Where’s the milk?
“In the United States, concern about low milk supply is the most common reason given by new parents for supplementation and early weaning,” says Wendy Haldeman, R.N., M.N., an international board certified lactation consultant (IBCLC) and co-founder of The Pump Station in Santa Monica, Calif. “But in fact, almost all women are capable of producing adequate volumes of milk for their babies.” Some important things to keep in mind:
Trust in the colostrum.
Amazing but true: The seemingly insignificant amount of that thick, yellow, nutrient- and antibody-rich substance really is all your baby needs for his first few days of life. “You may not feel that baby is getting anything, but he is,” Caplan says. Breastfeed, breastfeed, breastfeed! “The best way to get a healthy milk supply is frequent emptying of the breasts,” says Caplan. Ideally, you should breastfeed your baby 8 to 12 times in a 24-hour period—rousing him if necessary. “Spend a few days in bed, completely relaxed, and feed your baby every two hours,” agrees new parent Leila Sayed, 29, a medical doctor and mom to 1-yearold Mia Nabavi. “After a couple of days like that, the production should increase.”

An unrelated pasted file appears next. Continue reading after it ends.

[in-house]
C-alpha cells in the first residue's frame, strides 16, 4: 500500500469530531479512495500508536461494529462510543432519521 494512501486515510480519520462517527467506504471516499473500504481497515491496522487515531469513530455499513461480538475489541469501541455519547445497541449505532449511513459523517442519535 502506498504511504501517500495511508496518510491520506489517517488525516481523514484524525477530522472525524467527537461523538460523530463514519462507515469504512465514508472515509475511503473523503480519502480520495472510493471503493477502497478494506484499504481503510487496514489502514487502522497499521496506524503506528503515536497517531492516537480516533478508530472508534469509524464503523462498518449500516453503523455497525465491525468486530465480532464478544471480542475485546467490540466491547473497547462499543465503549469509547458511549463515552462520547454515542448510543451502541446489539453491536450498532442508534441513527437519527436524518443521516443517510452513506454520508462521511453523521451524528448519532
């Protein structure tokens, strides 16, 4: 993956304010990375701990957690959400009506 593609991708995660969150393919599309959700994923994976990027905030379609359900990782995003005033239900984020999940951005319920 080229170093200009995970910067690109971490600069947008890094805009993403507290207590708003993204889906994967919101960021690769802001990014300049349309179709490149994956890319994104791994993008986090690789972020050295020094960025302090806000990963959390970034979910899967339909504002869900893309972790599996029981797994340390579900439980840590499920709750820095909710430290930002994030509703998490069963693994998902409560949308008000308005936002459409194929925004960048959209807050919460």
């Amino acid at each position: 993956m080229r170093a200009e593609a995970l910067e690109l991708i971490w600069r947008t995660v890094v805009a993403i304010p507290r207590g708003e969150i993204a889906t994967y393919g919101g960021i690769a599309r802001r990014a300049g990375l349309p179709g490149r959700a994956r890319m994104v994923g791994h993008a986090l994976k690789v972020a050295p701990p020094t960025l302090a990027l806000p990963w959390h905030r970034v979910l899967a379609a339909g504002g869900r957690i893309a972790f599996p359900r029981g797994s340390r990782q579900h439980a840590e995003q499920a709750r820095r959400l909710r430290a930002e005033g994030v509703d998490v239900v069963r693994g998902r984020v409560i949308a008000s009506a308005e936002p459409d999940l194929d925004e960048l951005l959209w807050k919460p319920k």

Caplan recommends using a breastfeeding log— noting the time, duration and side(s) on which you nursed, as well as what’s coming out the other end. After all, if baby’s getting enough nourishment, you’ll see it in the diapers. The first few days, he’ll have a few wet ones and pass meconium (a dark, thick stool) a few times a day—but at about five days he should have at least four wet diapers and three seedy, mustard-colored bowel movements every 24 hours. Your pediatrician will also monitor your baby’s weight closely, but contact him immediately if you see signs of dehydration (including dark, reddishorange crystals instead of urine).
Really milk it.
A hospital-grade breast pump can really boost your supply, Haldeman says. “Follow most breastfeeds with a 15-minute pumping session,” she advises. “Be patient; it may take a few days or longer to see results.” Another trick Haldeman recommends: “While breastfeeding on the second side, pump the breast the baby just finished.”